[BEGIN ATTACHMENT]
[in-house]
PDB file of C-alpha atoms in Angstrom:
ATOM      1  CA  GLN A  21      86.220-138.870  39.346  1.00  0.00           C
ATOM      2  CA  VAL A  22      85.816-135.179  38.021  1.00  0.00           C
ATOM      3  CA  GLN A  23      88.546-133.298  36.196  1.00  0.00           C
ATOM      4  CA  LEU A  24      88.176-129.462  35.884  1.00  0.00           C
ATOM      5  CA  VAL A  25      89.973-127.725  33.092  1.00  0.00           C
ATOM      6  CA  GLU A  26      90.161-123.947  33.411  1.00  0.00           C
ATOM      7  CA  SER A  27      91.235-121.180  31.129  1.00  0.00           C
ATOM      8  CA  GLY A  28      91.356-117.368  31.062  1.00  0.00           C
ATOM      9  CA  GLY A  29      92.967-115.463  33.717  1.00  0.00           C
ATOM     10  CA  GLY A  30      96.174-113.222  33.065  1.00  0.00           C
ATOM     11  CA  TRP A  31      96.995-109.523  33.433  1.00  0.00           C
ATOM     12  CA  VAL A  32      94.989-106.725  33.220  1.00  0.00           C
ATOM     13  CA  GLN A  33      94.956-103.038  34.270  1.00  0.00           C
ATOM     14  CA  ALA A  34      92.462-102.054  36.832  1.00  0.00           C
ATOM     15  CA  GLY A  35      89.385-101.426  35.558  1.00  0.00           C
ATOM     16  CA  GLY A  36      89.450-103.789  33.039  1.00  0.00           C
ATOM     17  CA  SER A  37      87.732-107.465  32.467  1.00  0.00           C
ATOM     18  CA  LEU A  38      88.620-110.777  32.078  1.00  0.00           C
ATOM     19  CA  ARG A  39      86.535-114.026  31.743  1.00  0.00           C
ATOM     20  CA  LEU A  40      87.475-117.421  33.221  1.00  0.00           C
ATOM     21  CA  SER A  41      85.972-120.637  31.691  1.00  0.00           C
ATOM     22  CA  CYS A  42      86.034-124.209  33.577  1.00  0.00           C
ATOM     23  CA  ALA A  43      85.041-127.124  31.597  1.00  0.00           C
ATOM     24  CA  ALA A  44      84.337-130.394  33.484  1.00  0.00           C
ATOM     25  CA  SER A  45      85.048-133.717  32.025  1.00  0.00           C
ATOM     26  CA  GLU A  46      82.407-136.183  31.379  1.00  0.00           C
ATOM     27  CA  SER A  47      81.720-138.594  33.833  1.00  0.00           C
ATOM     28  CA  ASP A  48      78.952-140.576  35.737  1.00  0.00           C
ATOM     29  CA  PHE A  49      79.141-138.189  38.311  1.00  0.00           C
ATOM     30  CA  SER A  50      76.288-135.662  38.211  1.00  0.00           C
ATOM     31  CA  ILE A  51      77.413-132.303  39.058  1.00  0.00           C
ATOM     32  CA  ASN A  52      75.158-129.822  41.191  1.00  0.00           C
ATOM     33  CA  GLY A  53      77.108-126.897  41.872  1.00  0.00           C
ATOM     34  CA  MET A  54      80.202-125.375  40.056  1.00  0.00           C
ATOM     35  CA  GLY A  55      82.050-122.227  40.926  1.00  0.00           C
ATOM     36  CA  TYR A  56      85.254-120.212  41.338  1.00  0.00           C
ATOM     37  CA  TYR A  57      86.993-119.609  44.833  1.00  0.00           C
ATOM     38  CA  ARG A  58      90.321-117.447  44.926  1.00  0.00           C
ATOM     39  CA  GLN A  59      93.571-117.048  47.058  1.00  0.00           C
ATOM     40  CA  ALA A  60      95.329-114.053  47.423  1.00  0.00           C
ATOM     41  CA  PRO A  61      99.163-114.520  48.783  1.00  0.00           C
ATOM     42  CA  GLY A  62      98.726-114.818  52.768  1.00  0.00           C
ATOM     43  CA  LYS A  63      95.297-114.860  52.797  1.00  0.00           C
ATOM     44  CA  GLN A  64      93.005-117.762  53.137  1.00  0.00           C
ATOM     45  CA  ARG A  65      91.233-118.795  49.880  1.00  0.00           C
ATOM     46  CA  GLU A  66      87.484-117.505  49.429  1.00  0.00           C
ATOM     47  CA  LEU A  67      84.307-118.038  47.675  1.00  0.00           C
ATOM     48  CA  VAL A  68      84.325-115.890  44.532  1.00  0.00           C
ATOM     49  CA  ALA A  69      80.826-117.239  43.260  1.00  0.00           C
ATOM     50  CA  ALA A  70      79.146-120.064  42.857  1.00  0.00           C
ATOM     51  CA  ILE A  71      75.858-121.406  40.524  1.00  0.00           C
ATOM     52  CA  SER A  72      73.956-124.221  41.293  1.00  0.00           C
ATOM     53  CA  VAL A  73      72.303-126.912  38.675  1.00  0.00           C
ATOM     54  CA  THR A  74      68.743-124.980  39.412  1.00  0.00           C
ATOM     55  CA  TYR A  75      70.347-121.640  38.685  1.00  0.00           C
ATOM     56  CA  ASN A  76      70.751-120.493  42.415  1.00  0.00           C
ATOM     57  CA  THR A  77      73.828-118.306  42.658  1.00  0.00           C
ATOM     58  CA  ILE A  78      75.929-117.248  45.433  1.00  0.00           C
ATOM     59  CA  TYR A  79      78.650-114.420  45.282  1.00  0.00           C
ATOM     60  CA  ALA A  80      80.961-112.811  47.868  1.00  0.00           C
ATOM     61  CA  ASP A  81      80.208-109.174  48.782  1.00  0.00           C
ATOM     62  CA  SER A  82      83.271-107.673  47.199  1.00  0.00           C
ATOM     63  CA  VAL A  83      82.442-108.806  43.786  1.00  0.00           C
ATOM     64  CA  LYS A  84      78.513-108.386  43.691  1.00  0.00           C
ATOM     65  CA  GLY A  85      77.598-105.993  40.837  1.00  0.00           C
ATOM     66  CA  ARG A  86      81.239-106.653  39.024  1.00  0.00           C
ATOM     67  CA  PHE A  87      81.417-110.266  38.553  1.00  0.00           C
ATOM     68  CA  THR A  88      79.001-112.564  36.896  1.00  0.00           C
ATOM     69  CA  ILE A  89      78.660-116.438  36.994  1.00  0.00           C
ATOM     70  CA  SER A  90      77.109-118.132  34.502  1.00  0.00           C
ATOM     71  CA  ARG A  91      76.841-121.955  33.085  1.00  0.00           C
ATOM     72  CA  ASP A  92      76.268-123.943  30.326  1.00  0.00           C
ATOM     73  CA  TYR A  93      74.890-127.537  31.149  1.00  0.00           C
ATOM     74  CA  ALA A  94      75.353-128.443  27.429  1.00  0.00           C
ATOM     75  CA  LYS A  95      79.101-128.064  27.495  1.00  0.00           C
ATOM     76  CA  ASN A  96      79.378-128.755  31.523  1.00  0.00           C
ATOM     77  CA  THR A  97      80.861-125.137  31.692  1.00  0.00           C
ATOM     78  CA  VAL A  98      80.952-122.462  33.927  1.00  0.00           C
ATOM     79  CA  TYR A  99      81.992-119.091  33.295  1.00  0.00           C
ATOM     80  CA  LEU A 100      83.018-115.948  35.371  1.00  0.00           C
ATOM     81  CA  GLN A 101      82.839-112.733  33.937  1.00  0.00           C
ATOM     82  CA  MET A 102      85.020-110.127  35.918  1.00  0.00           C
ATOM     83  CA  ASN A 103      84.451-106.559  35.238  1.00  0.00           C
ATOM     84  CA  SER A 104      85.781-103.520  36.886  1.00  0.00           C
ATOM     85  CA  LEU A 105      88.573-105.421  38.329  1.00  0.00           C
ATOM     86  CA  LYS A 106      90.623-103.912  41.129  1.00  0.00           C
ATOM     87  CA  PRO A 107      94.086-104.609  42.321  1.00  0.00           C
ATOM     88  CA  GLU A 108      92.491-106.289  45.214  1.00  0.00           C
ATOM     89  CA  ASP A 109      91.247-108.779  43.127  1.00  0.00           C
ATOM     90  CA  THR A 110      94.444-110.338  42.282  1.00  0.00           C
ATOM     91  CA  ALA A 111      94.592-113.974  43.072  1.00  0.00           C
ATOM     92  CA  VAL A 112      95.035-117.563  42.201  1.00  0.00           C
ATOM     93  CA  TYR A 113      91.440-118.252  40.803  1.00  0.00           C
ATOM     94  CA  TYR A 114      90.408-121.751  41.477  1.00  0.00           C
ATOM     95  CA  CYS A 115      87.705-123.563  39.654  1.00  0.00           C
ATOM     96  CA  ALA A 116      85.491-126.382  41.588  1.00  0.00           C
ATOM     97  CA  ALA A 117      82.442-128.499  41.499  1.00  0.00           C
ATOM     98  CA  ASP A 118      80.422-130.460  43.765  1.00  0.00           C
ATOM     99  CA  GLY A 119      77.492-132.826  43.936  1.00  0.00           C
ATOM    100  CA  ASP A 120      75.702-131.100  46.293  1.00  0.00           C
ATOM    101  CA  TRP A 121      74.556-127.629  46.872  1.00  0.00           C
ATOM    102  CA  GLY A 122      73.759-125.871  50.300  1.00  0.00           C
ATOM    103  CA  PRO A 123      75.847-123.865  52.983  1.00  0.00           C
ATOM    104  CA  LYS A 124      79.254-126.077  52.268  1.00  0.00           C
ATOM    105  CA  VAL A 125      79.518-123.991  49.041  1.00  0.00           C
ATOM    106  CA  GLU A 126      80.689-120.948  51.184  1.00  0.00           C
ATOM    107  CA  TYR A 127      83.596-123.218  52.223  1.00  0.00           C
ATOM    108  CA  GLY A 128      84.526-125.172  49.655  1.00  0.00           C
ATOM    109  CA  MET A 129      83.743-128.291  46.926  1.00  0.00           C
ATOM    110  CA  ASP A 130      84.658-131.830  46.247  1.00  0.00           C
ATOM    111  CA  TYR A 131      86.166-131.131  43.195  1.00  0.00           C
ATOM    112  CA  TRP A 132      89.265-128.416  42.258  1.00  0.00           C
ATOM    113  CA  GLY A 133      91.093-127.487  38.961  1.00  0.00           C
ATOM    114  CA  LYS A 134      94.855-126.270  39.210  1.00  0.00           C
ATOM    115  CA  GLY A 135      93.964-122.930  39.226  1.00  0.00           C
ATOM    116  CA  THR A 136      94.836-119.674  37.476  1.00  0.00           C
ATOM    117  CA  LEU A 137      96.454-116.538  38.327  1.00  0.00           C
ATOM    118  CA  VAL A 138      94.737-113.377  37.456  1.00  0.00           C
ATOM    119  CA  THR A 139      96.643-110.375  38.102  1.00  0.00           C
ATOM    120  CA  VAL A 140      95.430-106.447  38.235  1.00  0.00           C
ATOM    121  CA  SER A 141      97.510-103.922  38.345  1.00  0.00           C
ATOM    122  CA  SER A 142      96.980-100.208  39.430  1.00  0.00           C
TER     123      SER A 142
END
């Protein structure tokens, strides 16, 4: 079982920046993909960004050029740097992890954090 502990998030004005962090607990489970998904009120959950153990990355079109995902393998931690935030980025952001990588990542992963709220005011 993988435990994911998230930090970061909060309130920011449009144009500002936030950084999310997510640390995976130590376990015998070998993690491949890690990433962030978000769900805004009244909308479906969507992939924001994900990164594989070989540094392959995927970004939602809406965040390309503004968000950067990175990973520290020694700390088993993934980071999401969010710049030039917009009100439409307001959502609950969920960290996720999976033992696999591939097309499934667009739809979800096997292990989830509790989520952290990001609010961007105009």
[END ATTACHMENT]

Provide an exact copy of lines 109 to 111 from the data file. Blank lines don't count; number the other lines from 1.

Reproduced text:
ATOM    107  CA  TYR A 127      83.596-123.218  52.223  1.00  0.00           C
ATOM    108  CA  GLY A 128      84.526-125.172  49.655  1.00  0.00           C
ATOM    109  CA  MET A 129      83.743-128.291  46.926  1.00  0.00           C